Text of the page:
From Victorians to Italianates, explore the most popular home styles in the Bay Area.
San Francisco has it all: widespread gables, shingled siding, and the all-brick warehouses of your tech-startup dreams. With each era, San Francisco adds a little more character without ever losing its eclectic charm. Let’s look at five of the most popular architectural styles in San Francisco today.
Victorian architecture is easily one of the most notable in the city, and you know it when you see it. The most famous exhibit in San Francisco is The Painted Ladies, a row of adorable pastel homes in Alamo Square. The sweeping gables and gingerbread colors on these houses come in a variety of hues, atypical to traditional Victorian-era architecture. This picturesque line of elegant houses oversees a brilliant skyline view.
While those homes may be among the most notable in the city, they are not alone. Up and down the hills, you can find peaks of pointed roofs and wraparound porches.
2. First Bay Tradition
Art is reactive, so it’s no surprise that after the wild excess of dynamic Victorian architecture came the shingle style of First Bay Tradition. Rather than the dramatic effect of baroque-inspired facades, shingled siding offers a modest approach to exterior design. It creates a uniformly flat surface that emphasizes horizontal space and values a demure, understated, and natural approach to design that looks weathered--even if it’s brand new.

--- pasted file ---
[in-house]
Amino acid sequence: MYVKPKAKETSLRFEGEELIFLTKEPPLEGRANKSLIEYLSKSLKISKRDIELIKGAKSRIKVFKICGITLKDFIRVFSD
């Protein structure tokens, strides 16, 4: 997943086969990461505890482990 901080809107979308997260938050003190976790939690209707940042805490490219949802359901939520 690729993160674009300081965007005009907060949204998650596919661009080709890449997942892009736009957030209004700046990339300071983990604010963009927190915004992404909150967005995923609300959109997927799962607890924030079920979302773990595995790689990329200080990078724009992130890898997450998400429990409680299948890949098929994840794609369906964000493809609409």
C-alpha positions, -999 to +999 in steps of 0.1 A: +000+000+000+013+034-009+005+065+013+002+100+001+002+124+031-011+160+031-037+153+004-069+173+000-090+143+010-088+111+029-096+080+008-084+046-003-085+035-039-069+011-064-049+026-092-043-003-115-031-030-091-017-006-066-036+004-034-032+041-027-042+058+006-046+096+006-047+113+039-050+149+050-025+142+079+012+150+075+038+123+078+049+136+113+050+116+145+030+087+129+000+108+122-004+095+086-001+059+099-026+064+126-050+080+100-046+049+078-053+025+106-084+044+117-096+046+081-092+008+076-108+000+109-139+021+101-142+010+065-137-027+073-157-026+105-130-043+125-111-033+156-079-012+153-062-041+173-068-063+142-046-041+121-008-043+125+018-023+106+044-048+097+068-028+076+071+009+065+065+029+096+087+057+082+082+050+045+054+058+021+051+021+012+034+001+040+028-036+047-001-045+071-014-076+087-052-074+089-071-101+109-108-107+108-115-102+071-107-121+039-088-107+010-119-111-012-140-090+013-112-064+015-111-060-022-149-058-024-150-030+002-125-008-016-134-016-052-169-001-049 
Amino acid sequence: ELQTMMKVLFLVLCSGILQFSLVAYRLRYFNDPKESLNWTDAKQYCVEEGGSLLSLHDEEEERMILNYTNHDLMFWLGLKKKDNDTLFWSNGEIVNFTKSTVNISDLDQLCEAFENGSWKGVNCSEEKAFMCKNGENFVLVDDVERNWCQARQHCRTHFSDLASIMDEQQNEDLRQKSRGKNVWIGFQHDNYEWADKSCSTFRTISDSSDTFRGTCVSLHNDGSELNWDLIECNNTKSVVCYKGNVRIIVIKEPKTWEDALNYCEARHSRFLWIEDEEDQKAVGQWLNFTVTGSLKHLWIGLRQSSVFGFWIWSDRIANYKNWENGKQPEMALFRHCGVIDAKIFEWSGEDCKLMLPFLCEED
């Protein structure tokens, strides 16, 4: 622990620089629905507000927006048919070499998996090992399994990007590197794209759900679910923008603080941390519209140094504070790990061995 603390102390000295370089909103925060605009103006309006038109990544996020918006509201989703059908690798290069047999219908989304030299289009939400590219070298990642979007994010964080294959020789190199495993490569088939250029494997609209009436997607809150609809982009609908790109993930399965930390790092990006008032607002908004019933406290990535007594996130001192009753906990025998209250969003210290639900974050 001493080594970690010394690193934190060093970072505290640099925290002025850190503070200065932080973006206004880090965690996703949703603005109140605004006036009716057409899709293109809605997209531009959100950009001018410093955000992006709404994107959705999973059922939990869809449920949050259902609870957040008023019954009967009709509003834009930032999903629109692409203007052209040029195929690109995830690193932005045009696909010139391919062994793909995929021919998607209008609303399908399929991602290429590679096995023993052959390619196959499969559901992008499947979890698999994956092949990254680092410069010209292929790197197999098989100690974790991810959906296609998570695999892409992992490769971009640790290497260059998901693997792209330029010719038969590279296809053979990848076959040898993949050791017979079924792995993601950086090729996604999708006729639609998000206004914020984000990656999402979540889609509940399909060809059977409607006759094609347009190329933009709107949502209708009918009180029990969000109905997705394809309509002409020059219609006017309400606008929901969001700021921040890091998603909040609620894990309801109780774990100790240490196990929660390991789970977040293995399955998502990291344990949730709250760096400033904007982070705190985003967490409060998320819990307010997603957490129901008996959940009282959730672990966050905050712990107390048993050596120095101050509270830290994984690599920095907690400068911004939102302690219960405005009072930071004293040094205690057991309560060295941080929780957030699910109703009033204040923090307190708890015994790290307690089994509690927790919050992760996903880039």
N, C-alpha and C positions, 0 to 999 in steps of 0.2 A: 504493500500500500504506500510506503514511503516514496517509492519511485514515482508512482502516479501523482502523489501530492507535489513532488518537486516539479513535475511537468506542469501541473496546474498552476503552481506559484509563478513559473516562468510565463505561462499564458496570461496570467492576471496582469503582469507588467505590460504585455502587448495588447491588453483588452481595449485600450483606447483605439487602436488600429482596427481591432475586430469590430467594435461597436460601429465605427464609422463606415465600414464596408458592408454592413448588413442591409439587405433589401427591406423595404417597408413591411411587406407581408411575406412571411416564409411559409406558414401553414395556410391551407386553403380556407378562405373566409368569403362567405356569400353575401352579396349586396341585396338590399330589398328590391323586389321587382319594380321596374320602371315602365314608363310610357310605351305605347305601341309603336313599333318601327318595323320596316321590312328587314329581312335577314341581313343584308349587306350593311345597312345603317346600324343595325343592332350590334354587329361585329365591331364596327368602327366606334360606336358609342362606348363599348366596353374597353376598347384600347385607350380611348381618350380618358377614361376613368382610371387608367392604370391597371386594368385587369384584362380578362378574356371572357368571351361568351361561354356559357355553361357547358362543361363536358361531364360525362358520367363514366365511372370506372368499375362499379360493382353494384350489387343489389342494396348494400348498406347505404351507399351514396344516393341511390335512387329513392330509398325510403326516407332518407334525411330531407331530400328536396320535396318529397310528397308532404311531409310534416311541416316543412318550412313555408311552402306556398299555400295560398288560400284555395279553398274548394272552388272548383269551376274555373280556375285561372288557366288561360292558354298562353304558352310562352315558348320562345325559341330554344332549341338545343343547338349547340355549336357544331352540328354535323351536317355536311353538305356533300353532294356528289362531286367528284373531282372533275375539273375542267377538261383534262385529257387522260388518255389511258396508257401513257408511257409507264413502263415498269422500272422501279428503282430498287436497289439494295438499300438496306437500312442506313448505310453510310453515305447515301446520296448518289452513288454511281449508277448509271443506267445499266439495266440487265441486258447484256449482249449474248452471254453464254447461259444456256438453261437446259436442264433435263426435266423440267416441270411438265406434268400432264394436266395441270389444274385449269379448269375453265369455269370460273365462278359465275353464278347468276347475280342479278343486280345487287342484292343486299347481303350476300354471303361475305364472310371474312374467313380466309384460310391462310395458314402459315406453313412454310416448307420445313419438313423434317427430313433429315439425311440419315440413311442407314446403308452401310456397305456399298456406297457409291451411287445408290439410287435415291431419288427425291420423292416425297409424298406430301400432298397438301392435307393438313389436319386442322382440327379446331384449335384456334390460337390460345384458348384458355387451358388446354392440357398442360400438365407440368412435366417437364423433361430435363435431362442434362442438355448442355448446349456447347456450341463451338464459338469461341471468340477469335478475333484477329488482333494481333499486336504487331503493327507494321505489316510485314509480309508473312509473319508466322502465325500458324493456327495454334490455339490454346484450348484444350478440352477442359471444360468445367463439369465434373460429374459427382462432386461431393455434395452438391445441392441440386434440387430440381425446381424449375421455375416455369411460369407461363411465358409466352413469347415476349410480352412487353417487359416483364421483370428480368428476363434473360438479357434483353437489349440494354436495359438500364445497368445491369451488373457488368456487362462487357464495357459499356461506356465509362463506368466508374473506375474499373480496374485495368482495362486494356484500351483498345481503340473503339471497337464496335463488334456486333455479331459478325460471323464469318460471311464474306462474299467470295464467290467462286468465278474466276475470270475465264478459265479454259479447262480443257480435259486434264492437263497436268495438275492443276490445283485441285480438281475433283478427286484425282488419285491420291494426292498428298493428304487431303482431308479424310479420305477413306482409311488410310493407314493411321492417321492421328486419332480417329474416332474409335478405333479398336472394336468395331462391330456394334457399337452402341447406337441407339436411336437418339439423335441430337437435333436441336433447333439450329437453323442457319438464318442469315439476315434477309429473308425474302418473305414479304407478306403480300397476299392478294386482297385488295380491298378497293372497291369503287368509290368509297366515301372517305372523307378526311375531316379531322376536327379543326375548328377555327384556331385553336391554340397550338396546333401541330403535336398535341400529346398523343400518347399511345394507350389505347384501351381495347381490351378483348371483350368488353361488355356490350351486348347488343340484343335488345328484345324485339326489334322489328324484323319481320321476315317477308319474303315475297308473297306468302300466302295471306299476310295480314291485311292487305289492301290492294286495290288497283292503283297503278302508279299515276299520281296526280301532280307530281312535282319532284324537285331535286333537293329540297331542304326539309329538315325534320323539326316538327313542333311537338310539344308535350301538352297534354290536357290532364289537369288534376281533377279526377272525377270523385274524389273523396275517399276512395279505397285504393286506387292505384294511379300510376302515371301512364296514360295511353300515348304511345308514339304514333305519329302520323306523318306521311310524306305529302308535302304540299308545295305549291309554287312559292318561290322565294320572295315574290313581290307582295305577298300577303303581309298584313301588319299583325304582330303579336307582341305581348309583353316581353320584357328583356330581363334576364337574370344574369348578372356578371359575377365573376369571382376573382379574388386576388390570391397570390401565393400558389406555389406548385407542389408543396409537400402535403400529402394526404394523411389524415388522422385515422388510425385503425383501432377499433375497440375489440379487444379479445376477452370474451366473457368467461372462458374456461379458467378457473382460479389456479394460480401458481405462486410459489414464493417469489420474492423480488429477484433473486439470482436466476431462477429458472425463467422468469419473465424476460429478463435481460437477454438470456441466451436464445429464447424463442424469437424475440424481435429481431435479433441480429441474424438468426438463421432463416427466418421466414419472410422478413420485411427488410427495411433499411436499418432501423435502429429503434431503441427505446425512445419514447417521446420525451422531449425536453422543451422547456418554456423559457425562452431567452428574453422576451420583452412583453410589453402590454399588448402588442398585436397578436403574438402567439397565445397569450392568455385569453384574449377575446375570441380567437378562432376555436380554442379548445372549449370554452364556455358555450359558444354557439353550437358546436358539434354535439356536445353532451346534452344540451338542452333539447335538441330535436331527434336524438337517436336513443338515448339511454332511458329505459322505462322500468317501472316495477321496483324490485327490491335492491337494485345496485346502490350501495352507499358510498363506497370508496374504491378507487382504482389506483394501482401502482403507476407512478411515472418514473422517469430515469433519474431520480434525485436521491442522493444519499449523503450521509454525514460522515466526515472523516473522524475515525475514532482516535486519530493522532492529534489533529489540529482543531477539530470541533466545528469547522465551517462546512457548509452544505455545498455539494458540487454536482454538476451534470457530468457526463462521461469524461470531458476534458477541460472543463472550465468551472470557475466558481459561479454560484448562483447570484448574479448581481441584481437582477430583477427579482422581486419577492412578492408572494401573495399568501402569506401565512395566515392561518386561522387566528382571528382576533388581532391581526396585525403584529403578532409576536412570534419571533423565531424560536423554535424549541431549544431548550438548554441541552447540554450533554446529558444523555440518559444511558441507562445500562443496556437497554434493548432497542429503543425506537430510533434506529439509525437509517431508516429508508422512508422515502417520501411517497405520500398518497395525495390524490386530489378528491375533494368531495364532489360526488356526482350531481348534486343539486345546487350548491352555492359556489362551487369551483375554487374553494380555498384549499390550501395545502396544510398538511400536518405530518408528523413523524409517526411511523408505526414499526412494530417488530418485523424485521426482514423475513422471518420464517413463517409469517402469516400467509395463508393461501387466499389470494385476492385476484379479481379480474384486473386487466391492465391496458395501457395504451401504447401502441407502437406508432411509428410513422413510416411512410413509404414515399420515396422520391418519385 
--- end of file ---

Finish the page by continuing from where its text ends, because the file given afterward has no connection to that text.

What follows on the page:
This type of architecture emerged from New England during the 1800s but eventually made its way over to the West Coast, where this Colonial design took off near the turn of the century.
Fairytales do come true in these Oliver Rousseau-created masterpieces. Dive into the Sunset District for a charming escape to European romanticism. Drawing inspiration from Spain, Germany, and France, Rousseau sought to spark new life into the district during the 1930s.
During the Depression, Rousseau dropped splashes of pastel in an otherwise drab neighborhood. Vaulted ceilings, tilting turrets, and ornate porches evoke an effortlessly whimsical storybook appeal to a quiet slice of town.
Brick became a hit in the 1990s. Although some all-brick buildings date before the 1906 earthquake, like the Gold Rush building Daniel Gibb & Company Warehouse, they gained popularity as people began congregating in SoMa. The demand for spacious and highly customizable areas skyrocketed in interest in this previously overlooked neighborhood.
Exposed brick immediately evokes an industrial tone. Combine that with trendy concrete fixtures--like a rock-solid countertop that holds its design weight--and you’re looking at the home of your Dot-Com Era daydreams.
As early as the 1850s, Italianate homes began sweeping through San Francisco in one of the city’s first major architectural movements. Frequently opting for wooden exteriors rather than traditional limestone, San Francisco adopted the trend to suit its rows of houses.
Features like bay windows, narrow, vertical panes, and roofs with hidden gables are all telltale signs of an Italianate homestead. You’ll find homes like these dappled throughout Mission real estate, surrounded by innovative art and delicious taquerias.